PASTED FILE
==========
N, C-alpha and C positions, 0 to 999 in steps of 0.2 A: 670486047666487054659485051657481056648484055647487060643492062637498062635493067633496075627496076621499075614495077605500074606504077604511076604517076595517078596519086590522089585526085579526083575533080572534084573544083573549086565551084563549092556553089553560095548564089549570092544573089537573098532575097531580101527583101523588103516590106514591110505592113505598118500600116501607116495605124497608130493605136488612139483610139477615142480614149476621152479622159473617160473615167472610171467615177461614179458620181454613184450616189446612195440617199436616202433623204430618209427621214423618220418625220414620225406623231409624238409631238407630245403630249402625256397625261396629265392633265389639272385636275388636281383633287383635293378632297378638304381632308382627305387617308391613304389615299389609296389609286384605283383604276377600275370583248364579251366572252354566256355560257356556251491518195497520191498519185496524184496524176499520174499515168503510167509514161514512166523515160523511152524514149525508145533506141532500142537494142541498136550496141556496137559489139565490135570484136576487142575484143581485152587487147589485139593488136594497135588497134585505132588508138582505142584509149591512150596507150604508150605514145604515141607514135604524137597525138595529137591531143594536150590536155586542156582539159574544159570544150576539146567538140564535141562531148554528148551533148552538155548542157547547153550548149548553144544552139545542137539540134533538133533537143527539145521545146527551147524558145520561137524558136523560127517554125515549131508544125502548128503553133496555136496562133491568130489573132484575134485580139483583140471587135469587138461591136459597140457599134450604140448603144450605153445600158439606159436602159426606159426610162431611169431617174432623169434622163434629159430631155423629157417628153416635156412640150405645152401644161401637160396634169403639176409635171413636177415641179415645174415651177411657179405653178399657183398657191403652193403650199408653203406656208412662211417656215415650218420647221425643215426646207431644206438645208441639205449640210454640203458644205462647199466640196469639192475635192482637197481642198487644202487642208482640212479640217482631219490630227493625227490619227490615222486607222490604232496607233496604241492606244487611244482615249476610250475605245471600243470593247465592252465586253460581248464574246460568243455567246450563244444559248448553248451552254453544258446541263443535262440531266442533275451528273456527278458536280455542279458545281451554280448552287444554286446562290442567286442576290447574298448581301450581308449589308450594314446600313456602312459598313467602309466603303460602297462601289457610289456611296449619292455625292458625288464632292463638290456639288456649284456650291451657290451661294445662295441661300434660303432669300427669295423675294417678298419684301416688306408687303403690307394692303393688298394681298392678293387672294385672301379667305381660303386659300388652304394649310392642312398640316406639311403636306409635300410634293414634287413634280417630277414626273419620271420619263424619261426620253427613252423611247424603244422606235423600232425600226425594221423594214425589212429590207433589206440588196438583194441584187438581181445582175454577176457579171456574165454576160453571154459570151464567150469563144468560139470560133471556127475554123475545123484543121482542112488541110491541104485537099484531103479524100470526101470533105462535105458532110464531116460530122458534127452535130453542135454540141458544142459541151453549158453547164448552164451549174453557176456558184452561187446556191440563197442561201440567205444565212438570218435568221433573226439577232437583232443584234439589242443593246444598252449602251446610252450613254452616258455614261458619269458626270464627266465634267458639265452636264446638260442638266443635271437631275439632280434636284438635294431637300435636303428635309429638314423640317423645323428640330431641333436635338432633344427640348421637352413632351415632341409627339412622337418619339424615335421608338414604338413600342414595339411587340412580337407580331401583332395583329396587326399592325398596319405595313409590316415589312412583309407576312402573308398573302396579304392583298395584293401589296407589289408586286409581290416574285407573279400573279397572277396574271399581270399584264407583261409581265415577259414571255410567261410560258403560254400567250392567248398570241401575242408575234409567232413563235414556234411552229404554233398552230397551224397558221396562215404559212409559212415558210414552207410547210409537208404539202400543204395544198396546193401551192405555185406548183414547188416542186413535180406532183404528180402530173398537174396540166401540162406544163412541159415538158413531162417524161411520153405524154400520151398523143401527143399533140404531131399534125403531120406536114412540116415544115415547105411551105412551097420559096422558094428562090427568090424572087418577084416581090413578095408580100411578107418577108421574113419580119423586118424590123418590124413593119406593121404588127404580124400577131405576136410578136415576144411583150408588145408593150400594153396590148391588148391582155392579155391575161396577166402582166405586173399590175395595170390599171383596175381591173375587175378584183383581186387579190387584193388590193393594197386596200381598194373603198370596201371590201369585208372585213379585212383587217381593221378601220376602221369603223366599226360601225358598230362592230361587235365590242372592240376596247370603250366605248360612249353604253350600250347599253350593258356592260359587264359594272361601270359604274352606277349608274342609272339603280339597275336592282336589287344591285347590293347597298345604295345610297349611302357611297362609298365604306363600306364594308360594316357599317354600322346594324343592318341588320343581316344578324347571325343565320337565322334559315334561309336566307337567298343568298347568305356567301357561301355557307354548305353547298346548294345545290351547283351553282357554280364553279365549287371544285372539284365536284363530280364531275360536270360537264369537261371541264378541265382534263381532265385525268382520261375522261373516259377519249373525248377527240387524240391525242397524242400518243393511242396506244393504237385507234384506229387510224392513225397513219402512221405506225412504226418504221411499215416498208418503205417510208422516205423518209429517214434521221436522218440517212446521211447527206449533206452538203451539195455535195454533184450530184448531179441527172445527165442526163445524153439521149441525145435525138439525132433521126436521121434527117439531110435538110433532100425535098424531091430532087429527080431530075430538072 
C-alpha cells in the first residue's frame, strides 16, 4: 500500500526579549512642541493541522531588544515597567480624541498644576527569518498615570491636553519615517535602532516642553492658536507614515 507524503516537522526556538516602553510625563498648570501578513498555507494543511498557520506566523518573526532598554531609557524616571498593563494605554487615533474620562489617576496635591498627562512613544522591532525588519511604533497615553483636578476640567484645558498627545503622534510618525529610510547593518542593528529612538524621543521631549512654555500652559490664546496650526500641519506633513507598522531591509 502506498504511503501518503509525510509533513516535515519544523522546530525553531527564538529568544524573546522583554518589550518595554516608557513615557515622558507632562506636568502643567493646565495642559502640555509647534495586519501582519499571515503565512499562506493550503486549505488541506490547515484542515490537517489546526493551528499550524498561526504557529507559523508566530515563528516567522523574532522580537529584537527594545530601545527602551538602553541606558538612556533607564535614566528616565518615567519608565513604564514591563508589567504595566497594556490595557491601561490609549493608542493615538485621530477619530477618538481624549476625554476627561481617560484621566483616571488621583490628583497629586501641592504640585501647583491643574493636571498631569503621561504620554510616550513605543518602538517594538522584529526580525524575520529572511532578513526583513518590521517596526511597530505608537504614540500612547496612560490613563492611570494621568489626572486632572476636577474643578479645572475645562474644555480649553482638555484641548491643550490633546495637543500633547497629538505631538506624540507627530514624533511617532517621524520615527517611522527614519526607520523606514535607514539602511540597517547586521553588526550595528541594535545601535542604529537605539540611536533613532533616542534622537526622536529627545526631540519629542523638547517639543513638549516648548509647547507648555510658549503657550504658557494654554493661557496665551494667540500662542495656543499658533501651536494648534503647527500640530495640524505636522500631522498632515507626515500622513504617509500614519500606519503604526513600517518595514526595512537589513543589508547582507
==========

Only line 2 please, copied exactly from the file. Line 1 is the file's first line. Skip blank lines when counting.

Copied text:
C-alpha cells in the first residue's frame, strides 16, 4: 500500500526579549512642541493541522531588544515597567480624541498644576527569518498615570491636553519615517535602532516642553492658536507614515 507524503516537522526556538516602553510625563498648570501578513498555507494543511498557520506566523518573526532598554531609557524616571498593563494605554487615533474620562489617576496635591498627562512613544522591532525588519511604533497615553483636578476640567484645558498627545503622534510618525529610510547593518542593528529612538524621543521631549512654555500652559490664546496650526500641519506633513507598522531591509 502506498504511503501518503509525510509533513516535515519544523522546530525553531527564538529568544524573546522583554518589550518595554516608557513615557515622558507632562506636568502643567493646565495642559502640555509647534495586519501582519499571515503565512499562506493550503486549505488541506490547515484542515490537517489546526493551528499550524498561526504557529507559523508566530515563528516567522523574532522580537529584537527594545530601545527602551538602553541606558538612556533607564535614566528616565518615567519608565513604564514591563508589567504595566497594556490595557491601561490609549493608542493615538485621530477619530477618538481624549476625554476627561481617560484621566483616571488621583490628583497629586501641592504640585501647583491643574493636571498631569503621561504620554510616550513605543518602538517594538522584529526580525524575520529572511532578513526583513518590521517596526511597530505608537504614540500612547496612560490613563492611570494621568489626572486632572476636577474643578479645572475645562474644555480649553482638555484641548491643550490633546495637543500633547497629538505631538506624540507627530514624533511617532517621524520615527517611522527614519526607520523606514535607514539602511540597517547586521553588526550595528541594535545601535542604529537605539540611536533613532533616542534622537526622536529627545526631540519629542523638547517639543513638549516648548509647547507648555510658549503657550504658557494654554493661557496665551494667540500662542495656543499658533501651536494648534503647527500640530495640524505636522500631522498632515507626515500622513504617509500614519500606519503604526513600517518595514526595512537589513543589508547582507